Category


Years
2019 | 2018 | 2017 | 2016 | 2015 | 2014 | 2013 | 2012 | 2011 | 2010 | 2009


Results 341 - 360 of 399.
« Previous 1 ... 14 15 16 17 18 19 ... 20 Next »


Health - Pharmacology - 11.04.2019
Bristol part of 20.8M study to drive drug discovery for atopic dermatitis and psoriasis
Bristol part of 20.8M study to drive drug discovery for atopic dermatitis and psoriasis
The lives of patients affected by atopic dermatitis and psoriasis could be improved thanks to the start of an EU-funded research project BIOMAP (Biomarkers in Atopic Dermatitis and Psoriasis). The five-year project will address key unmet needs in treating these common inflammatory skin conditions by analysing data from more than 50 000 patients to improve disease understanding, patient care and future therapies.

Health - 11.04.2019
Healthy diet in pregnancy significantly reduces risk of having a small baby
A healthy diet in pregnancy significantly lowers the risk of giving birth to a small baby, finds a new study carried out in South Wales.

Health - Life Sciences - 11.04.2019
Investigating police decision making under stress using EEG in virtual reality
An investigation into how authorised firearms police officers (AFOs) make decisions in high stress situations is being carried out by researchers from the University of Nottingham and Aston University in partnership with Durham Constabulary and Cleveland Police. The investigation is using EEG equipment and high stress scenarios in Virtual Reality to test the brain activity of police officers when having to make decisions around using tasers and firearms.

Administration - 11.04.2019
Devolving benefits could be positive for Welsh budget, according to report
Giving Wales the same powers over benefits as Scotland could boost the Welsh budget by 200m a year, according to new research from Cardiff University's Wales Governance Centre. The finding is revealed in a report which examines how Wales' finances could be affected if the Welsh Government was given the same control over welfare as the Scottish Government.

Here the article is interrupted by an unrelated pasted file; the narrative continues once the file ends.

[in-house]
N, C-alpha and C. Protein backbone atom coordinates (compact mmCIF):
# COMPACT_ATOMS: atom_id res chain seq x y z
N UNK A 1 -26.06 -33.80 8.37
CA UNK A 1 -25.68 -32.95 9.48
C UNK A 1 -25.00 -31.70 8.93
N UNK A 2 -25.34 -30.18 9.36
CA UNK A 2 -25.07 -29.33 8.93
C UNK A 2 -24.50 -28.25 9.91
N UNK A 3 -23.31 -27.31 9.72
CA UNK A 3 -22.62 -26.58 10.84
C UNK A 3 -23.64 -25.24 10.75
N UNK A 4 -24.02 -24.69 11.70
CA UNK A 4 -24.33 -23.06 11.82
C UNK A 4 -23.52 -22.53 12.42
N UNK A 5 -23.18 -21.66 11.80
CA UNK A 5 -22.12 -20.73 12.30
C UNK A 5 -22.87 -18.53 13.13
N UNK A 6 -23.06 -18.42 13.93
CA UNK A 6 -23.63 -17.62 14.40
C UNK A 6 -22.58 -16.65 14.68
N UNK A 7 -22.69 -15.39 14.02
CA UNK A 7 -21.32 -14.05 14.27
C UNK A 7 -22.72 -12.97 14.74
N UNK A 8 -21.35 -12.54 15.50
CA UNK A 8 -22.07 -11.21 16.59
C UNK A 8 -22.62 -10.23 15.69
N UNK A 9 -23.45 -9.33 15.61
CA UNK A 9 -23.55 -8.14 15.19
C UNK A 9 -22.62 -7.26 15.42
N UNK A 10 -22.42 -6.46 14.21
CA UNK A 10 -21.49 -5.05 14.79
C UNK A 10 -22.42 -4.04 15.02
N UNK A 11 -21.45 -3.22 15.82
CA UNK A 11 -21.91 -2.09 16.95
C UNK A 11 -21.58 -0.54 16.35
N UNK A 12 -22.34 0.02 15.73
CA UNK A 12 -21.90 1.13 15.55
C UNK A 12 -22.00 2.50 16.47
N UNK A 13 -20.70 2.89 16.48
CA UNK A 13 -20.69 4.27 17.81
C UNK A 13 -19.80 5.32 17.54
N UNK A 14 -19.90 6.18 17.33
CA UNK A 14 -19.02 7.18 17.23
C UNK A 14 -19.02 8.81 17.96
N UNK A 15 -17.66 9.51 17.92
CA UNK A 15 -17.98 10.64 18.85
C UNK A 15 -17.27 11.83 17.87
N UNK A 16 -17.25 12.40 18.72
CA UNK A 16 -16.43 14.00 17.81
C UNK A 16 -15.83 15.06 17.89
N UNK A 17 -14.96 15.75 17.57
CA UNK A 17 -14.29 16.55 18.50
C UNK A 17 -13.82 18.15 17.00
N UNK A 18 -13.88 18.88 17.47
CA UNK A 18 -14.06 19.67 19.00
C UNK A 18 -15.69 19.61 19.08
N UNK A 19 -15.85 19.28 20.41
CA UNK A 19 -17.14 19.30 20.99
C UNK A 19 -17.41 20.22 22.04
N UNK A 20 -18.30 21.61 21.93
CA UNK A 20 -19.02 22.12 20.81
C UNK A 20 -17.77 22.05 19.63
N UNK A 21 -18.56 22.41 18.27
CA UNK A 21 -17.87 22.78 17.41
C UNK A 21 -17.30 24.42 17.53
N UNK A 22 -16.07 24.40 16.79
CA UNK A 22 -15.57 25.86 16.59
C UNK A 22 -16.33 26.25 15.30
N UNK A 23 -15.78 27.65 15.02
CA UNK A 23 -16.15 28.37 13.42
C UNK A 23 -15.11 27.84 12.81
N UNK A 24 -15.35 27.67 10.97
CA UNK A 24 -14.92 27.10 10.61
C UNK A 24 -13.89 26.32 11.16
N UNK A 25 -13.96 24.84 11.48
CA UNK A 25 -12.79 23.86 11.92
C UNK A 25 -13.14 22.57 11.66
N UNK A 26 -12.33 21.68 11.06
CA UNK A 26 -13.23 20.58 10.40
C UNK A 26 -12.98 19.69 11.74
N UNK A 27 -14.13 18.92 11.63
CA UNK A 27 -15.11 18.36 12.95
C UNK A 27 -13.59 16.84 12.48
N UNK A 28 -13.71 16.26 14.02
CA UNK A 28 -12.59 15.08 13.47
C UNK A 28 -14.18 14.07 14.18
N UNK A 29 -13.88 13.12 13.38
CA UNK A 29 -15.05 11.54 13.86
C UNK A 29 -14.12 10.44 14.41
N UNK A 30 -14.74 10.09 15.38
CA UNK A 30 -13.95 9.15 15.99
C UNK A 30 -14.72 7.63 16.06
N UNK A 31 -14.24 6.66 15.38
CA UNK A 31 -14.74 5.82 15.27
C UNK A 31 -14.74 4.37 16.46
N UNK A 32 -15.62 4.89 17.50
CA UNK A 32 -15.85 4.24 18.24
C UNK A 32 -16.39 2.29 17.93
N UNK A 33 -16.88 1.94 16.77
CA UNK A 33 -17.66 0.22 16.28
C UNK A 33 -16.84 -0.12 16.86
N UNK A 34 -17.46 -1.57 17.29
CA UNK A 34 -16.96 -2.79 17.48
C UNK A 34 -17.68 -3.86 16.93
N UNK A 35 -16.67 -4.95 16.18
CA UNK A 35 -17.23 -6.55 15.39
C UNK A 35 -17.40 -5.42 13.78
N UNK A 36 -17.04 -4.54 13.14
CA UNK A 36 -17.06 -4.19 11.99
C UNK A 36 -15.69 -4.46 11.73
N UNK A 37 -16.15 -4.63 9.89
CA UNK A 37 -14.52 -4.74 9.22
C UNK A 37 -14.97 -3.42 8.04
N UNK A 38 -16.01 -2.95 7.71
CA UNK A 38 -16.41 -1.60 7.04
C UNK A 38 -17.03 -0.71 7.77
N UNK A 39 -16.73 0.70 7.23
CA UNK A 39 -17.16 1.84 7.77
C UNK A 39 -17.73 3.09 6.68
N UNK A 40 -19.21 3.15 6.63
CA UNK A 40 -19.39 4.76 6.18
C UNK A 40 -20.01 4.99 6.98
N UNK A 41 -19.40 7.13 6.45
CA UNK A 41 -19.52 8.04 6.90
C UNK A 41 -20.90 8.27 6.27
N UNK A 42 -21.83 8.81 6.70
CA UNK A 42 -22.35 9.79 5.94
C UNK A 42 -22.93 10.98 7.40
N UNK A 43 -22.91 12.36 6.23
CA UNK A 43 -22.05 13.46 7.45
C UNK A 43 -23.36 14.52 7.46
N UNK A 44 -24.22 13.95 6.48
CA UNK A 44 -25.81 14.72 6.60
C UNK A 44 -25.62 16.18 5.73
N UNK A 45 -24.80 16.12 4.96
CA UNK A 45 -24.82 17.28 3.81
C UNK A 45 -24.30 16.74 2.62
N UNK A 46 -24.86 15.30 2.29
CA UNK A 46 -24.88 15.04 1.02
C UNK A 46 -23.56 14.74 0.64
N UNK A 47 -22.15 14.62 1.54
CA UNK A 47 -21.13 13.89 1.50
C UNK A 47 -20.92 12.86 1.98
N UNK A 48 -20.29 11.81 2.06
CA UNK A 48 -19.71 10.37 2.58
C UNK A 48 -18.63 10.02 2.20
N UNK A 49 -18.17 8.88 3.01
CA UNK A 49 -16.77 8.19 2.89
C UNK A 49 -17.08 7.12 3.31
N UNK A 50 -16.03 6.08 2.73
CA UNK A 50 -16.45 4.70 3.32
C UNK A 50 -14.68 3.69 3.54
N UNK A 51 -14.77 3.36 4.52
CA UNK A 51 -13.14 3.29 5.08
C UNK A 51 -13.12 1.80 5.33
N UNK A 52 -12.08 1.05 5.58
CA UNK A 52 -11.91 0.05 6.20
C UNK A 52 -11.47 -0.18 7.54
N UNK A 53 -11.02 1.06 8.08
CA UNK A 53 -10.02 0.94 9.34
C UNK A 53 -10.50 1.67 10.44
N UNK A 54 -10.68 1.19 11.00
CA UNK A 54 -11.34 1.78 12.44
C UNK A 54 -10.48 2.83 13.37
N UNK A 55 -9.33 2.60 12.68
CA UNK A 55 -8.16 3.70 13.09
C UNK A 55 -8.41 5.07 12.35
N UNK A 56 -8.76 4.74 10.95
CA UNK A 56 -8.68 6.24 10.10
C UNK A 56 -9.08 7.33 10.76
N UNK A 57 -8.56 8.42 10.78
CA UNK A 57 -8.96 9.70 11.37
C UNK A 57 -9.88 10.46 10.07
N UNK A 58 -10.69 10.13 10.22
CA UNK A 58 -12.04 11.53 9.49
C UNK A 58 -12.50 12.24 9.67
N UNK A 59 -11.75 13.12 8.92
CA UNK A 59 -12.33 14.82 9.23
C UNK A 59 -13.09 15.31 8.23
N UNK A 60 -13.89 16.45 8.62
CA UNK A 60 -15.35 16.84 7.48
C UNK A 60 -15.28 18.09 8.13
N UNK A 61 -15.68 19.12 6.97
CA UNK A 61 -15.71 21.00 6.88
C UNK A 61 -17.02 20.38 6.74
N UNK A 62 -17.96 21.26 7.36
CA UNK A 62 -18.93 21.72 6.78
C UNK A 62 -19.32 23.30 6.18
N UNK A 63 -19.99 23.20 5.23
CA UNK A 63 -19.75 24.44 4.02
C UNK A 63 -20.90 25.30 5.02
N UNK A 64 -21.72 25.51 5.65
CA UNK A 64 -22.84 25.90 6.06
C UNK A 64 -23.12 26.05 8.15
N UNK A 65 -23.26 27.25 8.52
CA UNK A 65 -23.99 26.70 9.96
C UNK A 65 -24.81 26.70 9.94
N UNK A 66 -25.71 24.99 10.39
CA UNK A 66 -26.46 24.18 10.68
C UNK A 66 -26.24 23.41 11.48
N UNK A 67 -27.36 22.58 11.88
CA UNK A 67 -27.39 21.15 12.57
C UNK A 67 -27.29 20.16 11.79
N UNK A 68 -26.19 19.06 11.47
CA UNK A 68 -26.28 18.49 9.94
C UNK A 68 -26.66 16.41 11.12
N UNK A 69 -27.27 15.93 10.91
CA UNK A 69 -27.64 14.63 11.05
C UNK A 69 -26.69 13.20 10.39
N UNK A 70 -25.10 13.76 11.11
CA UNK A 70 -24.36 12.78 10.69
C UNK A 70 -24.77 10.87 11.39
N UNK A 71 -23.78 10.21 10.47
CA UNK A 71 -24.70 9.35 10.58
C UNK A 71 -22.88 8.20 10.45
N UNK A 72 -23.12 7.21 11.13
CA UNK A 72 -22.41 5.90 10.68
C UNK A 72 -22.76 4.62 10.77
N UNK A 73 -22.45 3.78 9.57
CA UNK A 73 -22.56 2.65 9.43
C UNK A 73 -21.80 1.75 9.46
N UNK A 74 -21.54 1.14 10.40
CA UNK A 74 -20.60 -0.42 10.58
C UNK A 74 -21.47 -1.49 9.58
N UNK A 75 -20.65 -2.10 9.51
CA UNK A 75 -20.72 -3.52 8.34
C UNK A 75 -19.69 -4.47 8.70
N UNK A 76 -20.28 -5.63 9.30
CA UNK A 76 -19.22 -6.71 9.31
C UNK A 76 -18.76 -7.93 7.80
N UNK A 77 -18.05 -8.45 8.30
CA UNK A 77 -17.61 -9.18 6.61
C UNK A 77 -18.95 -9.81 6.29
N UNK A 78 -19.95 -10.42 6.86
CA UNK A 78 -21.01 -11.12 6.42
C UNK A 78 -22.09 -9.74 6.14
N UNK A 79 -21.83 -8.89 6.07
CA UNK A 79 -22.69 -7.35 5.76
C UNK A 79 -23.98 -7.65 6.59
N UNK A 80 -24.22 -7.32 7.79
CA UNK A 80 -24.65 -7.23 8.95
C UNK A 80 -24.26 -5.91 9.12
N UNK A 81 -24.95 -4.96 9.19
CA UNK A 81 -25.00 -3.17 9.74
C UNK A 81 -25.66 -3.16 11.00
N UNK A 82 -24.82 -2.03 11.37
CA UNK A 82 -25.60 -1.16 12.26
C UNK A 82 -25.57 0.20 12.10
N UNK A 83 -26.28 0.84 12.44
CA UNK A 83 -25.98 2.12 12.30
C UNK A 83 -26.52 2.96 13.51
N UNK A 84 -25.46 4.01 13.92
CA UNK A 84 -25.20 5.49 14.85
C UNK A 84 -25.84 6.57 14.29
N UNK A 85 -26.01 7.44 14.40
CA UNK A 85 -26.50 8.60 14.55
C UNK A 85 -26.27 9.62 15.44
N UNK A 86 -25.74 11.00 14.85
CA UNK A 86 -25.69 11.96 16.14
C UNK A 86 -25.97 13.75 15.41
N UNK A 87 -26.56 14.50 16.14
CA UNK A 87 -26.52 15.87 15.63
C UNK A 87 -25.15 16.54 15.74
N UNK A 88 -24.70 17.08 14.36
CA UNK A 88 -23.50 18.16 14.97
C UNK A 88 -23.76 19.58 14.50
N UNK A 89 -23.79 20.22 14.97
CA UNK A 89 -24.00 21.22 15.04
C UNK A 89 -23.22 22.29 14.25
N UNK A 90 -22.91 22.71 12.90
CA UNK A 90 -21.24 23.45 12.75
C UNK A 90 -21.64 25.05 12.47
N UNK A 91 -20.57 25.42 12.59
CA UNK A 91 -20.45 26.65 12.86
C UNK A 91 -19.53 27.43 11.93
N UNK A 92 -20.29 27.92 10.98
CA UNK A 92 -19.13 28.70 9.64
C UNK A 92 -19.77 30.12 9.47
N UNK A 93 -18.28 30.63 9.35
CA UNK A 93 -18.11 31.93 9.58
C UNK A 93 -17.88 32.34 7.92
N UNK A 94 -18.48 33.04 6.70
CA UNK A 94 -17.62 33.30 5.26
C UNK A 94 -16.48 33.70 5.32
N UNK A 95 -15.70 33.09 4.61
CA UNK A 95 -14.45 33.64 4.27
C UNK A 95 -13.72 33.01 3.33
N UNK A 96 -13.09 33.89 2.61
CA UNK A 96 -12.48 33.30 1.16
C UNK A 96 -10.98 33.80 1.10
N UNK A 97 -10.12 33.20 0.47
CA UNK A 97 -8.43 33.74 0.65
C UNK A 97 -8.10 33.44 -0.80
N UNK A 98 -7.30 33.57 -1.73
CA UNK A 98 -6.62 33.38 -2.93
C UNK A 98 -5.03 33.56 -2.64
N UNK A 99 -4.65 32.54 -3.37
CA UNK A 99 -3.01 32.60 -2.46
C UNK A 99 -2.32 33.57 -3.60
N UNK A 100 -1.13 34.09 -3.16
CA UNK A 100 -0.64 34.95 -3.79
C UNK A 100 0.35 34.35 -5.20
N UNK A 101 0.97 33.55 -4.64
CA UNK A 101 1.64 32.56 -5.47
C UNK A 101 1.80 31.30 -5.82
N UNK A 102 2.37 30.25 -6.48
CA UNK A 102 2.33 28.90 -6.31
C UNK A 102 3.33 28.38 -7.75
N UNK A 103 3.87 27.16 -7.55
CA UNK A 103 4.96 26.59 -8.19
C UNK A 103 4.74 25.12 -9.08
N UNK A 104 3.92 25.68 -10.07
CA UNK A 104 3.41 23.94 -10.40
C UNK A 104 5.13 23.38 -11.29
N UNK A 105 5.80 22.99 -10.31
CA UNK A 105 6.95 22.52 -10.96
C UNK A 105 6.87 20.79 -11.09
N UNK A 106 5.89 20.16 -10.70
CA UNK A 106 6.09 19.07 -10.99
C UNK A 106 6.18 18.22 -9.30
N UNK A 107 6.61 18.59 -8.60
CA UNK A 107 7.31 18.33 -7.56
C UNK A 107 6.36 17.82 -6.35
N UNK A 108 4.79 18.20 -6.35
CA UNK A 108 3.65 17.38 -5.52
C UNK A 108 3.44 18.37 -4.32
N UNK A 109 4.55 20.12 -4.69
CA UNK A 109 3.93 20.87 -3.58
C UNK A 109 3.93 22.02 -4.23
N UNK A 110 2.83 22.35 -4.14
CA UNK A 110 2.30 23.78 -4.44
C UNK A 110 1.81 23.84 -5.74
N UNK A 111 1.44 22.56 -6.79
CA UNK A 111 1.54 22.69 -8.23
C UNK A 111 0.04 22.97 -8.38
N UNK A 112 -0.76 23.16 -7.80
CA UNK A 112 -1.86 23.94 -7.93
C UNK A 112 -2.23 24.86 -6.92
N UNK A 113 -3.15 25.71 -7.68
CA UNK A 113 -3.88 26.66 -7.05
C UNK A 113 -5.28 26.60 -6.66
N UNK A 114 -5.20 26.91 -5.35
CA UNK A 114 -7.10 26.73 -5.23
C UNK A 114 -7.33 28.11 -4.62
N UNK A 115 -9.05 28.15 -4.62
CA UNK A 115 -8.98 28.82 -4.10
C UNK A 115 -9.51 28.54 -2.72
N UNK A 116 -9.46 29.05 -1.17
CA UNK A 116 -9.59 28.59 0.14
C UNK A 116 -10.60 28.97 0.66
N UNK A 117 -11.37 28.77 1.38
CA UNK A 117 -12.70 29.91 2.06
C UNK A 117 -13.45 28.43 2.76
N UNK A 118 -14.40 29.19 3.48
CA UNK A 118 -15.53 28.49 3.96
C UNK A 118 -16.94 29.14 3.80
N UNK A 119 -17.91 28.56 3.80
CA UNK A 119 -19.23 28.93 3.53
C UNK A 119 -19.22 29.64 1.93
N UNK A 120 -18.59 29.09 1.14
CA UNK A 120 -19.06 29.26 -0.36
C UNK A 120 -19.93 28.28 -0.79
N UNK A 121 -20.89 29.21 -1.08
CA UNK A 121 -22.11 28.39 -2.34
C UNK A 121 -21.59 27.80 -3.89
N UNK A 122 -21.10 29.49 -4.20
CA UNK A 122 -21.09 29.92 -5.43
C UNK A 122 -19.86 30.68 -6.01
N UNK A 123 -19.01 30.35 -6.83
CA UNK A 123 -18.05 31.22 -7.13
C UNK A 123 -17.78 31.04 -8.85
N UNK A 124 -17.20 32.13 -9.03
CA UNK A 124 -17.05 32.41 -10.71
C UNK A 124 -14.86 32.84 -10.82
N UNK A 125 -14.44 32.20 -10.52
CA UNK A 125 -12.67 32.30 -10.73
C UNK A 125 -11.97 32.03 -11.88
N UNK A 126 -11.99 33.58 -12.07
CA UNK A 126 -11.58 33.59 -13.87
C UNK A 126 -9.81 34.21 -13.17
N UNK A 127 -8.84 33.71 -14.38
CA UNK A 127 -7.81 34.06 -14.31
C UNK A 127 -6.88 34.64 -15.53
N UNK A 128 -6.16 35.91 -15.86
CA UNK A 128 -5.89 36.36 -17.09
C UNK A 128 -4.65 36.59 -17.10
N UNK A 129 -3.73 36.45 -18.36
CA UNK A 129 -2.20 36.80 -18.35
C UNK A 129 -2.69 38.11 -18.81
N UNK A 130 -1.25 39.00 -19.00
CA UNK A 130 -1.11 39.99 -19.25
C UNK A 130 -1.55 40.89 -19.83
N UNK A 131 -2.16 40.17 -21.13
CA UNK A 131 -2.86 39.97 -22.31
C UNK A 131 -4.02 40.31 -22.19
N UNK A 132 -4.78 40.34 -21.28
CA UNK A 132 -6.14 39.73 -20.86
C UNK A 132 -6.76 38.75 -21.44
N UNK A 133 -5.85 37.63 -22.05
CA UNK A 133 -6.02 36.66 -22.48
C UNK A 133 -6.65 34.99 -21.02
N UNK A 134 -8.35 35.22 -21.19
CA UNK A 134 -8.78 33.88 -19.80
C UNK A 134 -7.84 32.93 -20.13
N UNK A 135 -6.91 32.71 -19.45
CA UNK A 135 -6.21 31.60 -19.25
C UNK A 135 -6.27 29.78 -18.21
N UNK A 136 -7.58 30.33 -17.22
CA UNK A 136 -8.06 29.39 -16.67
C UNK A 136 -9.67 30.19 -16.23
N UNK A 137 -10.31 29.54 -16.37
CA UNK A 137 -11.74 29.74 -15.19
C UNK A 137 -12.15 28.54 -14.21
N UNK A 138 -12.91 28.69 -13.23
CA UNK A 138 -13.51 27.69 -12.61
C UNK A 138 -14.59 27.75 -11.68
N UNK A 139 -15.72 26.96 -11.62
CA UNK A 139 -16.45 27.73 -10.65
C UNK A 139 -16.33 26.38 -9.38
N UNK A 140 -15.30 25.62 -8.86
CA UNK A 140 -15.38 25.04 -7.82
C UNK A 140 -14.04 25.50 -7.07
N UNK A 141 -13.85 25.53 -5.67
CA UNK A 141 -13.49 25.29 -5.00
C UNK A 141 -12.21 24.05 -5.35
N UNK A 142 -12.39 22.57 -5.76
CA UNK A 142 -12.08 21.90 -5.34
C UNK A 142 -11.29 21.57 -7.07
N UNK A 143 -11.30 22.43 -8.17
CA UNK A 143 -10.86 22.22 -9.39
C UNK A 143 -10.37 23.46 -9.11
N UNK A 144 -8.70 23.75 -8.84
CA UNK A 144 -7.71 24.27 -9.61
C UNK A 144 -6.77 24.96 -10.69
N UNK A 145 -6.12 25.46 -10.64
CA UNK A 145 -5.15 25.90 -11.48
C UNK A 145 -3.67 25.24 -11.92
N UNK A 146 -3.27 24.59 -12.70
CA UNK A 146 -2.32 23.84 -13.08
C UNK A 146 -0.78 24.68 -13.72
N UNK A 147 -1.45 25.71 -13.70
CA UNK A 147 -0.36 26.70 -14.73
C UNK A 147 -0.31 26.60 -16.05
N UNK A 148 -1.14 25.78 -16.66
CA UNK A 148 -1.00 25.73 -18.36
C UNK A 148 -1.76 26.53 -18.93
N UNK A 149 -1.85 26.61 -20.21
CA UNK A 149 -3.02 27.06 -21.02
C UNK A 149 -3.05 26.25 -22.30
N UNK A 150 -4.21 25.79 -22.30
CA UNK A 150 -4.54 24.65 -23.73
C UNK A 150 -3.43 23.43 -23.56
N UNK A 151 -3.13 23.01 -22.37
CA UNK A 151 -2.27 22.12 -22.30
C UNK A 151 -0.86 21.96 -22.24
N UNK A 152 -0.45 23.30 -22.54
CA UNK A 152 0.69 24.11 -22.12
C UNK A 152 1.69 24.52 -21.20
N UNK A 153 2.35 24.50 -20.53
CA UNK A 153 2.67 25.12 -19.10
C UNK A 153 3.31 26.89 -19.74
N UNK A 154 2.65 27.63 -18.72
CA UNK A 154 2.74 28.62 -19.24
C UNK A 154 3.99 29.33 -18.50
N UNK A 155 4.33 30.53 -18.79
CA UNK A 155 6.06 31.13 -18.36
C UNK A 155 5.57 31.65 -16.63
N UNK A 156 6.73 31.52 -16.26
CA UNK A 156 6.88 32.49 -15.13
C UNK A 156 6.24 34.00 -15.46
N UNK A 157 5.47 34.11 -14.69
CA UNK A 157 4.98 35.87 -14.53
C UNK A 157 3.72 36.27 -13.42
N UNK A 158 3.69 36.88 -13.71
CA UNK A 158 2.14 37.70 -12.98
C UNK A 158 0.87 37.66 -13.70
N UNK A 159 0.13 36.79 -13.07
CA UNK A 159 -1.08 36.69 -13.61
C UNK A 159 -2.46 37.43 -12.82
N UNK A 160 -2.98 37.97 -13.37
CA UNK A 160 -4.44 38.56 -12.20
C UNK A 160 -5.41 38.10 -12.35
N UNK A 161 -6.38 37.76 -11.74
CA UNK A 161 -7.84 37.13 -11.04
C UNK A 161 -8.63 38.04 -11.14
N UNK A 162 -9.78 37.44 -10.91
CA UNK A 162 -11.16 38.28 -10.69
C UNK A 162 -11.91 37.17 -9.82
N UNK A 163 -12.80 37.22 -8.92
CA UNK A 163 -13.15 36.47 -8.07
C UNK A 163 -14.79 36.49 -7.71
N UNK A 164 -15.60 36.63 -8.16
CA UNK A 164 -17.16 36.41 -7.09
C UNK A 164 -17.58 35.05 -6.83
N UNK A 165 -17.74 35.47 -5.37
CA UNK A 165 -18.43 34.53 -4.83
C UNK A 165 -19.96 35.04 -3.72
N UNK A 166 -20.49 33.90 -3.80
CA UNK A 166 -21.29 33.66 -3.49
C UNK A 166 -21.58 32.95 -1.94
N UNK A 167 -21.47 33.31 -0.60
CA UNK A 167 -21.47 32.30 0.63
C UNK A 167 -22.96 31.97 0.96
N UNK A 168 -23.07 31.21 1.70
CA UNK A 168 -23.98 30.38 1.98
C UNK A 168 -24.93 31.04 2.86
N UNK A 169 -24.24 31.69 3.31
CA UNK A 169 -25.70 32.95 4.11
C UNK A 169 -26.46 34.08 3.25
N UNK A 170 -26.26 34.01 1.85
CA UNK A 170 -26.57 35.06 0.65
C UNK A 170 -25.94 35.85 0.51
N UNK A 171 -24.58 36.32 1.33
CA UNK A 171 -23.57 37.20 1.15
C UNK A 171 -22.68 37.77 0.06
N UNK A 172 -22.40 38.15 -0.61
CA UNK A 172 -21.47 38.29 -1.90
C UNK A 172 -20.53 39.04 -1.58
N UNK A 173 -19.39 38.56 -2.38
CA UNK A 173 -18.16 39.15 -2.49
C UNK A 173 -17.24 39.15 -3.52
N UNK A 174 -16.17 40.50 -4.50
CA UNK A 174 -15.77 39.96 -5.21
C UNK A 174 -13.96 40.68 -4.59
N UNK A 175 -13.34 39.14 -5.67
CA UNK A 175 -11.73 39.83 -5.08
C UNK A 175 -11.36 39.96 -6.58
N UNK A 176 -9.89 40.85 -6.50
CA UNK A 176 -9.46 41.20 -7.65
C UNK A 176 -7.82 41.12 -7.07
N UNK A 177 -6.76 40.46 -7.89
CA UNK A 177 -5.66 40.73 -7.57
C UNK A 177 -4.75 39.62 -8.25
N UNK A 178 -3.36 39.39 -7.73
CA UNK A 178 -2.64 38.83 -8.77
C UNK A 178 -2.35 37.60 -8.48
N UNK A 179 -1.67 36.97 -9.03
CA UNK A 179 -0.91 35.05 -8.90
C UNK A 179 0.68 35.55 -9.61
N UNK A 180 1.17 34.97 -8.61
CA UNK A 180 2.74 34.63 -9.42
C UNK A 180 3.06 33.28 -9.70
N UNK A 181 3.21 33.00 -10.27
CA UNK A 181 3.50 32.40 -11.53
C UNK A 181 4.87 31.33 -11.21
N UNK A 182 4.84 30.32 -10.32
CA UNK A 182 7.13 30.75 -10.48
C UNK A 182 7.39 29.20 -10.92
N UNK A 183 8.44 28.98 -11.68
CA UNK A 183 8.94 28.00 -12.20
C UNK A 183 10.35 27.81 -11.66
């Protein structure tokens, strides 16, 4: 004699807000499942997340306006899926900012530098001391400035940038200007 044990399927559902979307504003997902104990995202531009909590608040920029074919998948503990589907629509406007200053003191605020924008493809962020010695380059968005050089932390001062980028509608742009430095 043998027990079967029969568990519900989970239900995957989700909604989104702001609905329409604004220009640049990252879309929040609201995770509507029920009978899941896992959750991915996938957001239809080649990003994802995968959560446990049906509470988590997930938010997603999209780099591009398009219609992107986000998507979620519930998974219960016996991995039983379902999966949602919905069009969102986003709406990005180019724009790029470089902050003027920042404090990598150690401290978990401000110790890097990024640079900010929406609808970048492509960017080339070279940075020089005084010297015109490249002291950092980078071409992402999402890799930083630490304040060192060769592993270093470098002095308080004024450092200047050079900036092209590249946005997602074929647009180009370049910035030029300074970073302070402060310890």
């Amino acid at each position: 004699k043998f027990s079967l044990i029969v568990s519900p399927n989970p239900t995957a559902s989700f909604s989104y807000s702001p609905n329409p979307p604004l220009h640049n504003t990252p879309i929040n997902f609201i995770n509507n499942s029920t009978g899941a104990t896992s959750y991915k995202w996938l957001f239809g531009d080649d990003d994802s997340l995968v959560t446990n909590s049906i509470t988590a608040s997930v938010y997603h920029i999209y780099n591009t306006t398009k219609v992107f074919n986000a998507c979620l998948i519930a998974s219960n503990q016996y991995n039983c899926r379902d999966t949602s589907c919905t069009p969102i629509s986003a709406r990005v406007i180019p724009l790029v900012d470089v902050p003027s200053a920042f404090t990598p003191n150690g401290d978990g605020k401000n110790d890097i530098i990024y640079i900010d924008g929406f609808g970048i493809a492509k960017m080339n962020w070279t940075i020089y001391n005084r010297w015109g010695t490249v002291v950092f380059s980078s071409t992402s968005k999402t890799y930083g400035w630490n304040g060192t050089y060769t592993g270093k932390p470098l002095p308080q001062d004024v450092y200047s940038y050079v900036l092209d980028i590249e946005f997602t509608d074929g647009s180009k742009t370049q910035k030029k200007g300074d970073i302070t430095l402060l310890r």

Pharmacology - Life Sciences - 10.04.2019
Active lifestyles may help nerves to heal after spinal injuries
Active lifestyles may help nerves to heal after spinal injuries
Leading an active lifestyle may increase the likelihood of damaged nerves regenerating after a spinal cord injury. The early-stage findings , published in the journal Science Translational Medicine , come from studies in mice and rats with spinal cord injuries, in which scientists uncovered a mechanism for nerve fibres repairing after they had been damaged.

Physics - Materials Science - 10.04.2019
Wonder material: individual 2D phosphorene nanoribbons made for the first time
Wonder material: individual 2D phosphorene nanoribbons made for the first time
Tiny, individual, flexible ribbons of crystalline phosphorus have been made and measured an international collaboration, in a world first, and they could revolutionise electronics and fast-charging battery technology. Since the isolation of 2-dimensional phosphorene (the phosphorus equivalent of graphene) in 2014, more than 100 theoretical studies have predicted that new and exciting and properties could emerge by producing narrow ‘ribbons' of this material.

Health - 10.04.2019
Middle-aged men with multimorbidity at greatest risk of death
Multimorbidity - the presence of two or more long-term health conditions - has a greater impact on risk of all causes of death in middle aged men, as opposed to older populations, according to new research. The study, led by the University of Glasgow and published today in BMC Medicine , also found that multimorbidity is associated with a higher risk of death from cancer, vascular conditions and all causes of death - even after accounting for lifestyle or demographic factors.